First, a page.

So far, with the exception of Helen, the Christmas stories have been happy, more or less. What else has happened? Richard Locke held his housewarming party, helped considerably by Shula, although Richard bemoaned the fact that Elizabeth couldn’t make it (could we be looking forward to ’A Tale of two Sisters’ in the future?). At the same party, Charlie told Adam that he wished him well, but he hoped they could still talk as friends, to which Adam replies “I’m sorry, I just don’t think there’s anything left to say.” At this party, we had another example of Jennifer’s unerring instinct for doing the wrong thing, when she wanted to take Charlie over to talk to Adam (who had rejected his advances) and Justin (who had, effectively, exiled Charlie to Perthshire). Incidentally, Justin might have slipped up, as he told Lilian and Shula that he has an interest in a racehorse and would they like to be his guests at Felpersham Races? Lilian? With a free bar? Better get ready to sell a company or two to pay for it, Justin.

Someone who definitely isn’t happy is David. Rooooth is still in New Zealand and says she might try and get back sometime soon, maybe. The milk figures are depressing and there is a real possibility that the herd might have to be sold, in which case, they couldn’t justify keeping Pip on. She realises this and says that, if she can’t pay her way, she’ll have to leave. While talking of Pip, she gave Matthew a present and, in return, he gave her a good snog, which she seemed to like. Watch this space.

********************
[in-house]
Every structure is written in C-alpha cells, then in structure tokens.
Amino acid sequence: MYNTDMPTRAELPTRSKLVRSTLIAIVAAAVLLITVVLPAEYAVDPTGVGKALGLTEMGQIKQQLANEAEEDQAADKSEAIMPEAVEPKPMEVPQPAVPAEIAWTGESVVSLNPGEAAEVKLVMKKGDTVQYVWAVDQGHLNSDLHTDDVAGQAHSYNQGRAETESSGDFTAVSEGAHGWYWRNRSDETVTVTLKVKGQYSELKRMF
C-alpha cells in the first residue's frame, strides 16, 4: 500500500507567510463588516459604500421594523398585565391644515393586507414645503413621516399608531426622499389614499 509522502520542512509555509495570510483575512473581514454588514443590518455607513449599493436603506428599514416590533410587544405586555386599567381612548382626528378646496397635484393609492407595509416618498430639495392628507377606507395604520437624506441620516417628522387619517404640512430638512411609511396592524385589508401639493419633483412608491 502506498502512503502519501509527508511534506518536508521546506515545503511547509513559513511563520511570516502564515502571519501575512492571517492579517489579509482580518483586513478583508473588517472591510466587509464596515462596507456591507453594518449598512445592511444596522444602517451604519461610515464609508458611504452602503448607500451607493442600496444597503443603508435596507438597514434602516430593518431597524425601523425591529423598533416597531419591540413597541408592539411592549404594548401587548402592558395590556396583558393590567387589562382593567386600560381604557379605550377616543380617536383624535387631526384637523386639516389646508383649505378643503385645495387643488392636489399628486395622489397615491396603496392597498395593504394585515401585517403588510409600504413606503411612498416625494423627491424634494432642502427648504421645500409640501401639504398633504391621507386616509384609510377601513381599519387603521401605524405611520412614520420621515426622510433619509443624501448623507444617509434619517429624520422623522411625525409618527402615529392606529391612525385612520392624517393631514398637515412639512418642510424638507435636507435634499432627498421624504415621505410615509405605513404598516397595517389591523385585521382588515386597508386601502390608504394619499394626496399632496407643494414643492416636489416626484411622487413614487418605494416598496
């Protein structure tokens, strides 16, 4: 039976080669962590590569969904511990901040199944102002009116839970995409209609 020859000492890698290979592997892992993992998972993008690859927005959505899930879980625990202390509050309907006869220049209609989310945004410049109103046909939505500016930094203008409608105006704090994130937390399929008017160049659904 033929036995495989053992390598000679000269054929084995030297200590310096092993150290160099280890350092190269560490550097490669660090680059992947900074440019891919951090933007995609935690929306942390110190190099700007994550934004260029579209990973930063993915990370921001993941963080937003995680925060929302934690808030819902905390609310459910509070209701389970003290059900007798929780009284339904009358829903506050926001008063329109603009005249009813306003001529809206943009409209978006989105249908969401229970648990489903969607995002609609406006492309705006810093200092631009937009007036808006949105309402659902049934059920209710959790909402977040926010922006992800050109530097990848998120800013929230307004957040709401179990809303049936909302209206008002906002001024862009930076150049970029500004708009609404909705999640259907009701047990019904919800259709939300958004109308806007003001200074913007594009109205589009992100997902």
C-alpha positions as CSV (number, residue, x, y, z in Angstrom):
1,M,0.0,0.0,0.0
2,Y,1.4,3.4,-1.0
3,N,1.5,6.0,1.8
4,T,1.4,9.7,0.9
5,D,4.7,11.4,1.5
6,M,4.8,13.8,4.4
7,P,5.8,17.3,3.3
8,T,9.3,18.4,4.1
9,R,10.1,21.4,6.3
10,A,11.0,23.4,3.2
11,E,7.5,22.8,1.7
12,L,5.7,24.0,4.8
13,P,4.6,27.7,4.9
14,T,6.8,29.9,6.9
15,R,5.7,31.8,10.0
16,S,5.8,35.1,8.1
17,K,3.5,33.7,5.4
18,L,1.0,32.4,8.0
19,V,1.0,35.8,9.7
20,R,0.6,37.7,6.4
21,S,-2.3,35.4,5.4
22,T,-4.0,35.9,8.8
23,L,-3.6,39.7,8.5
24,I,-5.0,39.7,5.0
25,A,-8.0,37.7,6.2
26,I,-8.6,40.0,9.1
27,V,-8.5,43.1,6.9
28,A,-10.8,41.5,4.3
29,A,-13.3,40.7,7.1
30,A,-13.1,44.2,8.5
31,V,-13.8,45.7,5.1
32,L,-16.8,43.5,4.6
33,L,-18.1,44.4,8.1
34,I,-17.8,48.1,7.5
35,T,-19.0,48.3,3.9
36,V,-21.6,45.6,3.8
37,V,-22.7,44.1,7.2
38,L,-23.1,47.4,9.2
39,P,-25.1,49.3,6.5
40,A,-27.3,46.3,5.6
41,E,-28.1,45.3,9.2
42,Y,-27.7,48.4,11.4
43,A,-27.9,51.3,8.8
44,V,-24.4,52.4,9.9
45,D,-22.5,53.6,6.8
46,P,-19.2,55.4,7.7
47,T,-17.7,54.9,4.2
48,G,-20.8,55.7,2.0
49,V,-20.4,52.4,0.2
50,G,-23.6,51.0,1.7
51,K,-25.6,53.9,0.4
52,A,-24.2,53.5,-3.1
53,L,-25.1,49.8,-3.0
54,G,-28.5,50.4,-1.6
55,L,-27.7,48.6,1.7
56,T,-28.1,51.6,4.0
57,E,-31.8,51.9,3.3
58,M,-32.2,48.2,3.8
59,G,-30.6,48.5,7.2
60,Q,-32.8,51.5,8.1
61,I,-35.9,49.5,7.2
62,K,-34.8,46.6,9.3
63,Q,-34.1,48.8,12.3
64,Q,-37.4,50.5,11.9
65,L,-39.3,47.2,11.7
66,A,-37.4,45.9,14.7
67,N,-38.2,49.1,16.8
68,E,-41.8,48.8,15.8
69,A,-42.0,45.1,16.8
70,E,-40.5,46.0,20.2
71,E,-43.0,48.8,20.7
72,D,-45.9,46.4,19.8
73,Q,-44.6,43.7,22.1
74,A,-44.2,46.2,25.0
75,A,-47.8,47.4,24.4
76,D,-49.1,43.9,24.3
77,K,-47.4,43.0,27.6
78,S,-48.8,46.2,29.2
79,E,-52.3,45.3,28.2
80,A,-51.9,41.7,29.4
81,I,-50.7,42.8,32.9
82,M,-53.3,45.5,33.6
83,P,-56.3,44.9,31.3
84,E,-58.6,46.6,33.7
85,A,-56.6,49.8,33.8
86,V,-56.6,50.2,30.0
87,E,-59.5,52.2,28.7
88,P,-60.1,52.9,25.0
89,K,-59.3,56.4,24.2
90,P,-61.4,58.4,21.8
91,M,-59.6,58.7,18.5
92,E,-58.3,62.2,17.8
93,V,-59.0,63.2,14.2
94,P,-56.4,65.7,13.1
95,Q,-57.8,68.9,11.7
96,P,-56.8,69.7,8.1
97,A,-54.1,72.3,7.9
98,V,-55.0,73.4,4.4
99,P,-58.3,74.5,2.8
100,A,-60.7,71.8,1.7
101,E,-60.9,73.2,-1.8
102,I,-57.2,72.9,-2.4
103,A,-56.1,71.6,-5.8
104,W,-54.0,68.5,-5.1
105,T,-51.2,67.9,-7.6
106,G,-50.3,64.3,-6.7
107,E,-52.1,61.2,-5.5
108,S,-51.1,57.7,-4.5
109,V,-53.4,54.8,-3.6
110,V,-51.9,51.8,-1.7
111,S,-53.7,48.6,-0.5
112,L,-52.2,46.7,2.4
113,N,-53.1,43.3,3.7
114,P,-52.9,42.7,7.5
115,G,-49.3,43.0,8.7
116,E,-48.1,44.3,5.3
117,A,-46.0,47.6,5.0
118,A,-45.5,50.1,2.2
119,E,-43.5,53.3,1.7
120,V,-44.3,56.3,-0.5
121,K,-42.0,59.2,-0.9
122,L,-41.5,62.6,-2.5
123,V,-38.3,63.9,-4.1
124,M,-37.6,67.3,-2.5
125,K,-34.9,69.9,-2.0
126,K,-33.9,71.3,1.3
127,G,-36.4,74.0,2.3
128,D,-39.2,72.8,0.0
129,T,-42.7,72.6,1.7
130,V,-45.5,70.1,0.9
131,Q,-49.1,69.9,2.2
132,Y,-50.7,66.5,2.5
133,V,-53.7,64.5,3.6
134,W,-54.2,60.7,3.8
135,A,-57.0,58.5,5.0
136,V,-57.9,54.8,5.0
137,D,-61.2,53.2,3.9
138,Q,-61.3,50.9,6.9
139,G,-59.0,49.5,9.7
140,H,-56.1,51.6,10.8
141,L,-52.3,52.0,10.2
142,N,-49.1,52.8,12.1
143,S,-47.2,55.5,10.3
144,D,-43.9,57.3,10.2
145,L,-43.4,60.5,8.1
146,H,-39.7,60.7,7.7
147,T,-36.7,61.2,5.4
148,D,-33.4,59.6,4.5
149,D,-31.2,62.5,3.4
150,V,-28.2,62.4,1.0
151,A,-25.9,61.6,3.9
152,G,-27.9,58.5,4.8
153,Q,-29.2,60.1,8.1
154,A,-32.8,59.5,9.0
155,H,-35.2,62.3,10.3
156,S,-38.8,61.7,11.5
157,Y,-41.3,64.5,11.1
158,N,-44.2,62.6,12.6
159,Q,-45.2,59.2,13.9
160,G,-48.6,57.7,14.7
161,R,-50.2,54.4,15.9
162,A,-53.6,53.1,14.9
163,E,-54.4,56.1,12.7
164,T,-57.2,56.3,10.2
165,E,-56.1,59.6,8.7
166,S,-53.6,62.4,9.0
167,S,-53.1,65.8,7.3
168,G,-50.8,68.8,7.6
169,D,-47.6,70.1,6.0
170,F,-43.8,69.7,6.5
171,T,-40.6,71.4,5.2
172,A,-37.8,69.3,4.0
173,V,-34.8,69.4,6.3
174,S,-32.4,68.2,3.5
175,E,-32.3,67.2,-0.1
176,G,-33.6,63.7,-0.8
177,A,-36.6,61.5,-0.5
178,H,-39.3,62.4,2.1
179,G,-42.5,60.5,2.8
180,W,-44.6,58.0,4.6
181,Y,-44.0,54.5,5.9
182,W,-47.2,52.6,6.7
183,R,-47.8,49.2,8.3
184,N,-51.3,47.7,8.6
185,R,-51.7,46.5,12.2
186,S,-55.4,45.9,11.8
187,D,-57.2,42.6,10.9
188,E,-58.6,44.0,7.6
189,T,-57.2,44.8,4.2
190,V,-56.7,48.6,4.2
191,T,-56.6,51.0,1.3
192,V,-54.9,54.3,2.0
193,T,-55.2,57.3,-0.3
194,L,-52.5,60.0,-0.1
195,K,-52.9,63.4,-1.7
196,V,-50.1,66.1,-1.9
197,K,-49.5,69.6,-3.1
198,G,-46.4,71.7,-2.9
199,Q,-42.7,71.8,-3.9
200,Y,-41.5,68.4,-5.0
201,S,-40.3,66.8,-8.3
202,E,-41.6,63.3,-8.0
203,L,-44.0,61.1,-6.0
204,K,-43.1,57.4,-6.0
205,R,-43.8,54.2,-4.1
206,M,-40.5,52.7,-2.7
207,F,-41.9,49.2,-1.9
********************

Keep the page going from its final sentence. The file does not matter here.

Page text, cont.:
But back to the dairy herd - we have been here before. Back in 2011, David suggested getting out of milk (see Are The Cows Doomed? August 2011) and Rooooth wouldn’t hear of it, saying there’d always be a dairy herd at Brookfield. A possible solution - Rooooth stays in New Zealand and Pip and Matthew revitalise the fortunes of the herd. Alternatively, Pip and Matthew leave to start up a new dairy business and Rooooth stays in New Zealand, or even, Rooooth stays in New Zealand and… but I’m sure you perceive my drift. A Happy New Year to everyone (except Rob, of course).

Sunday, 20 December 2015

Last Christmas I gave you my heart …

Andrew Wincott & Stephen Kennedy (Adam Macy & Ian Craig)

Everything’s going well between Ian and Adam as they get ready for their stag night, which can only mean one thing – something, or someone’s about to try and ruin it. That someone turns out to be Rob and you can sense the change in atmosphere as he materialises in the Bull - about as welcome as a fart in a spacesuit. He doesn’t waste any time in planting fully germinated seedlings of doubt in Ian’s mind when he catches him at the bar. With Wham’s Last Christmas playing in the background (all together now: “Last Christmas I gave you my heart, But the very next day you gave it away”) he betrays Jennifer’s confidence by telling Ian how much he admires their “open relationship” and gives Adam’s fling with Pawel and his closeness to Charlie (which began last Christmas) as examples. Ian heads straight off to find Adam, who happens to be outside with Charlie, and suggests it’s time to leave, and we’re left fearing the worst.